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acquaintance admired agreeable answered appearance arrived assured aunt beauty behaviour believe Biscay brother character Collot d'Herbois conduct continued convinced Corsica count countenance Darnley declared Demure disposition dread endeavoured England expected expressed father favour fond fortune France French French revolution gentleman Gironde Girondists give happiness heard honour hope husband imagine informed knew Lady Aspic Lady Deanport Lady Diana ladyship letter Lisbon lived London Lord Deanport lordship madame la Brune Mango manner marchioness marriage married mind Miss Clifford Miss Moyston Mordaunt mother nation nature neral never Northumberland obliged observed opinion particular perceive person persuaded pleasure present racter rank reason received rejoined remain render replied respecting resumed Robert Rigby Robespierre Roman republic seemed sensible soon Spain spect surprised taste thing thought tion told town Travers Vevay wife wish woman women young lady
Page 534 - This guest of summer, The temple-haunting martlet, does approve By his loved mansionry that the heaven's breath Smells wooingly here : no jutty,* frieze, Buttress, nor coign* of vantage, but this bird Hath made his pendent bed and procreant cradle : Where they most breed and haunt, I have observed...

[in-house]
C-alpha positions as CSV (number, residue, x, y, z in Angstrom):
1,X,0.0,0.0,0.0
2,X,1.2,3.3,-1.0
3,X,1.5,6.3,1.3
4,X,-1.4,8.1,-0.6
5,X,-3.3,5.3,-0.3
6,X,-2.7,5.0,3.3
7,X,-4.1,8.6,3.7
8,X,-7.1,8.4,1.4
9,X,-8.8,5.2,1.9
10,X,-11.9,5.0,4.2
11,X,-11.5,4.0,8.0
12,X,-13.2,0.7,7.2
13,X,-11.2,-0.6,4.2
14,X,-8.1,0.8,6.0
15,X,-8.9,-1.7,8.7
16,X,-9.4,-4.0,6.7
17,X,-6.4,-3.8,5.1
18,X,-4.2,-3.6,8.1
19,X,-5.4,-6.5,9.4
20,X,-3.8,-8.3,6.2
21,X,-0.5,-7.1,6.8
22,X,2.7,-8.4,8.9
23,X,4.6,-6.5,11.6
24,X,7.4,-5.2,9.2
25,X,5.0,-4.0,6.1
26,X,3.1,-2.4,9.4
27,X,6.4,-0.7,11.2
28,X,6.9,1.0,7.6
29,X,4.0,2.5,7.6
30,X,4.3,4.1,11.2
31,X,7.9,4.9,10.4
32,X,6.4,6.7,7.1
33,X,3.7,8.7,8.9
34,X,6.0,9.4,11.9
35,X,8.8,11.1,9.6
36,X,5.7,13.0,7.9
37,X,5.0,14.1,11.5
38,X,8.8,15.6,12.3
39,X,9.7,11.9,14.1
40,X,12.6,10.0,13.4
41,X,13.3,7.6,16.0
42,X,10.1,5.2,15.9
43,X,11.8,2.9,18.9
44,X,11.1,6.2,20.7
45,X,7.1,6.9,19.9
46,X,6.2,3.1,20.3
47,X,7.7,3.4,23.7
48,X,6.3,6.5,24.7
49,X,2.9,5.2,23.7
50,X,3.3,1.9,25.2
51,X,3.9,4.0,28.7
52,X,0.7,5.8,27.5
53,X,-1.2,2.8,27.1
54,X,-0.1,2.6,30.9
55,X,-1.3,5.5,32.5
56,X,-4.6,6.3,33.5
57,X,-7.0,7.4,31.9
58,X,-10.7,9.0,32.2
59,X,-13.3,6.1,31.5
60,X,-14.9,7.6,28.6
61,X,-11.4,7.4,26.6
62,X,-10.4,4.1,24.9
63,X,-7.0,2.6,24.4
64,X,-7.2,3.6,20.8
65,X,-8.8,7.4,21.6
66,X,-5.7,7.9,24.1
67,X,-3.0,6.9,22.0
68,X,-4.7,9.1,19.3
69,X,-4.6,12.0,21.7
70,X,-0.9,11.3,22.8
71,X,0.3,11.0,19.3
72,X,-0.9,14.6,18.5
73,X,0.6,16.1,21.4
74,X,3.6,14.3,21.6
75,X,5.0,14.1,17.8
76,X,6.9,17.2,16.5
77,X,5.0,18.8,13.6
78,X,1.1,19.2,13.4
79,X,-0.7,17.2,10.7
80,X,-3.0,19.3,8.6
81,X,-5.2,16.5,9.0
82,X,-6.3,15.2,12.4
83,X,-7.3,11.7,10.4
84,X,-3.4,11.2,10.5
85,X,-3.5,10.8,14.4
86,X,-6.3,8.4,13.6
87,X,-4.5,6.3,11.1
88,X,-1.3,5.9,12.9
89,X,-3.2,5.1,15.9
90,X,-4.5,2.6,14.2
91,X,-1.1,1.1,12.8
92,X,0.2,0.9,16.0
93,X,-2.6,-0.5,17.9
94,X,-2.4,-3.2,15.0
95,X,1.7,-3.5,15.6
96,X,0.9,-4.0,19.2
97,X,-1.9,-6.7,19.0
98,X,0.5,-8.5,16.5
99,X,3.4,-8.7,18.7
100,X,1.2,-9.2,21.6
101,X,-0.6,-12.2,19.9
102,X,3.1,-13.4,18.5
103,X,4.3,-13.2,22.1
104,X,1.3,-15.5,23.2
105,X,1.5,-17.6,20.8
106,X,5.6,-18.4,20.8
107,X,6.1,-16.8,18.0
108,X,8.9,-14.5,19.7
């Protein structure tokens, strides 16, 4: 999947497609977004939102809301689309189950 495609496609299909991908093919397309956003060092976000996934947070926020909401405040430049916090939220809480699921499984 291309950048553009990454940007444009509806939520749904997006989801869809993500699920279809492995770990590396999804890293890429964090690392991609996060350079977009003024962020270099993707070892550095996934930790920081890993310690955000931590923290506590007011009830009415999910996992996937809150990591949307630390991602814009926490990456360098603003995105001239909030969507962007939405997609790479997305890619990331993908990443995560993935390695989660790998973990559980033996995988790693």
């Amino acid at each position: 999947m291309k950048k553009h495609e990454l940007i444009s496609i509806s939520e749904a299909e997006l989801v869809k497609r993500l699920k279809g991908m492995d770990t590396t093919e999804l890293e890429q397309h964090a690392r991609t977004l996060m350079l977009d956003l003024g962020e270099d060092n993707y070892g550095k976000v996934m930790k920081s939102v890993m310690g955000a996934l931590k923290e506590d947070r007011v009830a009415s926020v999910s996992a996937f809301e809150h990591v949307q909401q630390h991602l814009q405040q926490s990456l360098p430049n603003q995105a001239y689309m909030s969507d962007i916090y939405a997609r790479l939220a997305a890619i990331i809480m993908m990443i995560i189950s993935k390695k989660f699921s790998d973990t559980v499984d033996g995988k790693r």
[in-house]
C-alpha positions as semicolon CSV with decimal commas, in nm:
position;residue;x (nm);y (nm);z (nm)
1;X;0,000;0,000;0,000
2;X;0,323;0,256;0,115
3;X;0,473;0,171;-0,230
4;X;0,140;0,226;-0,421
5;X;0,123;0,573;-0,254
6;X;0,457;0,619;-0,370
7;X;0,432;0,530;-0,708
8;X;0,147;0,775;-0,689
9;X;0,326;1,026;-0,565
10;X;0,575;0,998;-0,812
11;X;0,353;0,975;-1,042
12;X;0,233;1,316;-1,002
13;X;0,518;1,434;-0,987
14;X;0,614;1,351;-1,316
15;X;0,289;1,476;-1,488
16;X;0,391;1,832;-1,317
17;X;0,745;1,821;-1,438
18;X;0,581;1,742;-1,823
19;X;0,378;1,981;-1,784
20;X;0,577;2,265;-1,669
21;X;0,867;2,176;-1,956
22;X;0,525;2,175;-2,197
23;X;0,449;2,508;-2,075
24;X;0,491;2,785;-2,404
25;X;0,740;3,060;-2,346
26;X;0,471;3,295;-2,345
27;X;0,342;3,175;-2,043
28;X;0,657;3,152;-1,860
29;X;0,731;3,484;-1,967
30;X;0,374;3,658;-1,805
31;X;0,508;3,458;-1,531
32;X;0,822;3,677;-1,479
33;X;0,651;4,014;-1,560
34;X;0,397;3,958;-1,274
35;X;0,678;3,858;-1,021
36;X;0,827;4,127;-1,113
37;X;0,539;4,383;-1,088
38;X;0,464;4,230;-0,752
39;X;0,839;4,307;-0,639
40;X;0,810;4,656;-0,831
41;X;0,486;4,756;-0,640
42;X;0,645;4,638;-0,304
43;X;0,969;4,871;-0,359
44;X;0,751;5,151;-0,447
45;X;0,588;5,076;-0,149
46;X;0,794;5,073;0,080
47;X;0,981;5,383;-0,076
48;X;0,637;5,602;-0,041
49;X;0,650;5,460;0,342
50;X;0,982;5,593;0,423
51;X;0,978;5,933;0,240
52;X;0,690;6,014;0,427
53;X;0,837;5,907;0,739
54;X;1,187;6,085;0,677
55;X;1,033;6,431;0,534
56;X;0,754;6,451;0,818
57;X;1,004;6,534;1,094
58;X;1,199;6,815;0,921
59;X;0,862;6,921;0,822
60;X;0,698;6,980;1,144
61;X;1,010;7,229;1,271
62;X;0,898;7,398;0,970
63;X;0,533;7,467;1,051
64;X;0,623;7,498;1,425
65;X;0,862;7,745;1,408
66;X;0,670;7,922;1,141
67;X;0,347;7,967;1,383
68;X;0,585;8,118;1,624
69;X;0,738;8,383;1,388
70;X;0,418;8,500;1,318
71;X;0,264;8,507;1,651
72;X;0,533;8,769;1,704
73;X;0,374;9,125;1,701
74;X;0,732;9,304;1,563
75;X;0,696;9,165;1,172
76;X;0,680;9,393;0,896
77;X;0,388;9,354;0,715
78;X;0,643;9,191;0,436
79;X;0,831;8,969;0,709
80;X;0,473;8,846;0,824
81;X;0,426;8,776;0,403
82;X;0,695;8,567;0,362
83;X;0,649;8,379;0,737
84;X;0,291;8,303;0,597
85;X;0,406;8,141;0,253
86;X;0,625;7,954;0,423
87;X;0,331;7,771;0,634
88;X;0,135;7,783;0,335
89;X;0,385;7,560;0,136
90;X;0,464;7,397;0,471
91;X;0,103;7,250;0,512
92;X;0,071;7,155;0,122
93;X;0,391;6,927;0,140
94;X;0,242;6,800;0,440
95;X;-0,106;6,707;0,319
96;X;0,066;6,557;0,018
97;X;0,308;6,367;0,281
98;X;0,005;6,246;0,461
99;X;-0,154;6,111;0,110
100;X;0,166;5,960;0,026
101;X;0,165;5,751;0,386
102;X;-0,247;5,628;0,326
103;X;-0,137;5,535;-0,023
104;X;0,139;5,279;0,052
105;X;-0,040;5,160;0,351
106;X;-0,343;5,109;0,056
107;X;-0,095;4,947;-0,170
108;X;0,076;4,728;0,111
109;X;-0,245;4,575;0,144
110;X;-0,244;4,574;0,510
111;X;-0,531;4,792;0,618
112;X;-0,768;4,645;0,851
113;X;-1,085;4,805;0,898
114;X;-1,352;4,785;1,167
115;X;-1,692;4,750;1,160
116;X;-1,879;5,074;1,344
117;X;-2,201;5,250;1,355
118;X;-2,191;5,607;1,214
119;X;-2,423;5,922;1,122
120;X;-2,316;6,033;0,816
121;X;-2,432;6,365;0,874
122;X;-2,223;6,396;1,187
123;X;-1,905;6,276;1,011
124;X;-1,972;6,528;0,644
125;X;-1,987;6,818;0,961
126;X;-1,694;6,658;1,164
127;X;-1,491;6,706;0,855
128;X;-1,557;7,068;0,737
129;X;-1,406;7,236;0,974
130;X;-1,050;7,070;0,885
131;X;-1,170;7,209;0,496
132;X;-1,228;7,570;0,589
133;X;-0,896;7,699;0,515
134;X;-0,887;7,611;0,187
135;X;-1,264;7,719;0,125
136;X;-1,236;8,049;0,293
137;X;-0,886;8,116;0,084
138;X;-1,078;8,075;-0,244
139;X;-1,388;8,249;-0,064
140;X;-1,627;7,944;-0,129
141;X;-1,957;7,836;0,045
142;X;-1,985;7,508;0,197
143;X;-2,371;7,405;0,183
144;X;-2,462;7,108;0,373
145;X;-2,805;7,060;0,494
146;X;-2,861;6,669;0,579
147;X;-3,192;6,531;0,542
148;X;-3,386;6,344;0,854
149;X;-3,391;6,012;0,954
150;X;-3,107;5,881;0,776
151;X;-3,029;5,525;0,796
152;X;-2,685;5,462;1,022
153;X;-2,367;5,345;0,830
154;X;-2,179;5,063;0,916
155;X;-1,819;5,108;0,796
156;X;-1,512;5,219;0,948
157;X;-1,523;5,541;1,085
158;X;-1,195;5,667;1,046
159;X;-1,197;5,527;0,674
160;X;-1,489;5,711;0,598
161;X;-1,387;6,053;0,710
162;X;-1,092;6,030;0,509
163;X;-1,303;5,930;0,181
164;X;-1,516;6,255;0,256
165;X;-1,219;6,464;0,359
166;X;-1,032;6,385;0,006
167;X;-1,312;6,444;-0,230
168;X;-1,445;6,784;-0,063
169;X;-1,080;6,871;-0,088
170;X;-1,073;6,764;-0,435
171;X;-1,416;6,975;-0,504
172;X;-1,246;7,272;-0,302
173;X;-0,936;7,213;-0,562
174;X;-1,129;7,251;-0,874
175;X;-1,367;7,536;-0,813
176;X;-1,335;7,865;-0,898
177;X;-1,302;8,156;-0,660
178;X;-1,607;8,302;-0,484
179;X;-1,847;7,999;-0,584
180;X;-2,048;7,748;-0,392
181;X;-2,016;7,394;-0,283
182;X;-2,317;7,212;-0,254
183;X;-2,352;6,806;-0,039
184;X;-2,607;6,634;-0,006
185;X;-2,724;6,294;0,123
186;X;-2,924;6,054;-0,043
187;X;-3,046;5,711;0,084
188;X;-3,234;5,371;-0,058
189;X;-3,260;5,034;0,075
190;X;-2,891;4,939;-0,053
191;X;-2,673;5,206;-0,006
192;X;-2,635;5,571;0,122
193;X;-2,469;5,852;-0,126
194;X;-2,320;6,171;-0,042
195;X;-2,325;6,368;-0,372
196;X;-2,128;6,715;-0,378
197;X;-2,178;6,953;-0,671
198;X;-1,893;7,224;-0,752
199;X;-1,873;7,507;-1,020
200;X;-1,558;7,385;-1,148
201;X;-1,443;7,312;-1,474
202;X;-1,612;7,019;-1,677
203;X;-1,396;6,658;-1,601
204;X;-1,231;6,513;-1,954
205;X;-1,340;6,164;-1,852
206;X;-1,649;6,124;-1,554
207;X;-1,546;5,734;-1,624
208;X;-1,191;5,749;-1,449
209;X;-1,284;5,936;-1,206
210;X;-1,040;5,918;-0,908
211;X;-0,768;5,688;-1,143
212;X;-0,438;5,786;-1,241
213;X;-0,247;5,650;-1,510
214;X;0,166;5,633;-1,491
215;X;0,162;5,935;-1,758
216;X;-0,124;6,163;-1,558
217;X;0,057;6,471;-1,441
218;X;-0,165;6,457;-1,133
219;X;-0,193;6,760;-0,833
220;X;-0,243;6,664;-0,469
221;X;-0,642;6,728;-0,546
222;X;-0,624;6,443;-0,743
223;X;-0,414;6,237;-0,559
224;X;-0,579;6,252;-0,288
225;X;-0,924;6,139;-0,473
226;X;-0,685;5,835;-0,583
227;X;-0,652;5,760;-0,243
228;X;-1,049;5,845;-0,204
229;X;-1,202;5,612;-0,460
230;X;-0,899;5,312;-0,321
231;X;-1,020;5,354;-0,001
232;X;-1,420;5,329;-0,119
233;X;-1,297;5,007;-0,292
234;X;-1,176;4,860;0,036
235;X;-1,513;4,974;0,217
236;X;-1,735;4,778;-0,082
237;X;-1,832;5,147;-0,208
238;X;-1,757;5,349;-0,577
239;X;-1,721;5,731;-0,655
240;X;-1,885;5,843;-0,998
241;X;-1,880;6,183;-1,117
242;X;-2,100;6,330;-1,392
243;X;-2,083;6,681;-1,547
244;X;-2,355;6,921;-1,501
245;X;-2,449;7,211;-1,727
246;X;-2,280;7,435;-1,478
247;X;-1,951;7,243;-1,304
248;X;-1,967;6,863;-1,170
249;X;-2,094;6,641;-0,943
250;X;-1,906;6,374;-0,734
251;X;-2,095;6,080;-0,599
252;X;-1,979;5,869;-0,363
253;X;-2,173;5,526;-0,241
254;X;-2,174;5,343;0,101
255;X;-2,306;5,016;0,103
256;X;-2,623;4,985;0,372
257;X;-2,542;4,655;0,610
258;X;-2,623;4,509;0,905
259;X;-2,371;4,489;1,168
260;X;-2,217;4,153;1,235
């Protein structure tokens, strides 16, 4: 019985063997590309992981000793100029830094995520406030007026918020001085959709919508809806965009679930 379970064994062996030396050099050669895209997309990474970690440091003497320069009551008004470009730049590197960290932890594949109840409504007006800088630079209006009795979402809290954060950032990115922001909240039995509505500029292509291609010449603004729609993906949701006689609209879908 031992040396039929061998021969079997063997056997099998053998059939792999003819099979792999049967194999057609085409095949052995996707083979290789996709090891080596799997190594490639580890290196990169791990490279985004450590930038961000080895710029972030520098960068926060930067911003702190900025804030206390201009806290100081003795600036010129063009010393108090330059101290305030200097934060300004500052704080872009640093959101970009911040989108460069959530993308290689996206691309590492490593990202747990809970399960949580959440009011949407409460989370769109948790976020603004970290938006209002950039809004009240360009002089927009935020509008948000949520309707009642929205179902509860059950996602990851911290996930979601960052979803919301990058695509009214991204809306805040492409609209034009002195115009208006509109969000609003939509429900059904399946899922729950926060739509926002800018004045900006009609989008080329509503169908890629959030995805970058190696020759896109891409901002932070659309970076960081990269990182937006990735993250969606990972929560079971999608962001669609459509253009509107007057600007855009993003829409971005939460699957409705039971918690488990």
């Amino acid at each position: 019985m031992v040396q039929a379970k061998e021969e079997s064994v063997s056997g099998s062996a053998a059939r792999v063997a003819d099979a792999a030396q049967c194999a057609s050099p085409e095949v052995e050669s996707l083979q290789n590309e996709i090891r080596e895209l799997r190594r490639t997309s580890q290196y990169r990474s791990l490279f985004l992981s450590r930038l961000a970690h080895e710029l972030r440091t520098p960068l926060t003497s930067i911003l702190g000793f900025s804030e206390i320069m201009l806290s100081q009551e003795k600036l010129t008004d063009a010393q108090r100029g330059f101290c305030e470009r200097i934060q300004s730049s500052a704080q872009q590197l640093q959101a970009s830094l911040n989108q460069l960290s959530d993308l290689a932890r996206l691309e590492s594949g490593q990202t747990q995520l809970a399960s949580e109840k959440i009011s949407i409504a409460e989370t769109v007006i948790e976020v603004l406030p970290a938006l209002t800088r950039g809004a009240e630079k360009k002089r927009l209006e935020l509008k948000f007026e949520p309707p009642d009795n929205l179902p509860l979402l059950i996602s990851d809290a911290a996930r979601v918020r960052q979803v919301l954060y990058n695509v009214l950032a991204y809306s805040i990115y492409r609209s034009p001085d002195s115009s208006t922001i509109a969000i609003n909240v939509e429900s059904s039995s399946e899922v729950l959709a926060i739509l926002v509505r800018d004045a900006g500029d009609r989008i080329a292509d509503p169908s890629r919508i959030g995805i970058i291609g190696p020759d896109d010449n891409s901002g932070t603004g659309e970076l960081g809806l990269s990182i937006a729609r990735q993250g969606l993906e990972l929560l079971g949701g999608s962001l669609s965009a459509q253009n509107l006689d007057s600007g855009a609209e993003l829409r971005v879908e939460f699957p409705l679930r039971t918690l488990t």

Page 7 - Even such a man, so faint, so spiritless, So dull, so dead in look, so woe-begone, Drew Priam's curtain in the dead of night...
Page 483 - WAITED on the marchioness the day after my arrival in town, and was happy to find her in good spirits. She has received comfortable accounts from her husband, and has been passing her time agreeably in the society of her own country-people at Richmond. When she informed me of this, she repeated from Ossian, and her foreign accent rendered it more affecting — Often did the memory of former times come, like the evening sun, on my soul.
Page 369 - Chancellor, with the assistance of the Prince of Wales, the Duke of York, and the Duke of Clarence, be requested to write a chapter in the room of it ; and that Mr. Burke do see that it be truly canonical, and faithfully inserted.
Page 120 - ... in taking a fortress by storm. Such dangerous services seldom occurred formerly, as the garrison generally capitulated after a breach was made. It has been the fate of this officer, although a young man, to conduct two, and to be successful in both. The most effectual measures were immediately taken for establishing the troops in the works they had so bravely carried, the cannon of which were turned against the town of Calvi, which the works commanded, and which capitulated soon after.
Page 482 - ... witch shall here be seen, No goblins lead their nightly crew; The female fays shall haunt the green, And dress thy grave with pearly dew ! The red-breast oft at evening hours Shall kindly lend his little aid, With hoary moss, and gather'd flowers, To deck the ground where thou art laid.
Page 349 - He hath a tear for pity, and a hand Open as day for melting charity...
Page 119 - They expected to repel the assailants on the present occasion, by throwing grenades from the parapet nearest the breach, as well as by the fire of the garrison. The officer who was to conduct the assault posted his troops, at midnight, among the...
Page 472 - I am extremely sorry for your unfortunate situation; and though, being well acquainted with your punctuality, I might rely on your word of honour, yet, as it is not in my power to comply with your request, to trouble you with a visit is unnecessary. "I am, dear sir, Your most humble servant, Deanport. "PS I wonder you do not apply to your friend miss Moyston, of whom you have given so flattering a description in your letter from Wales.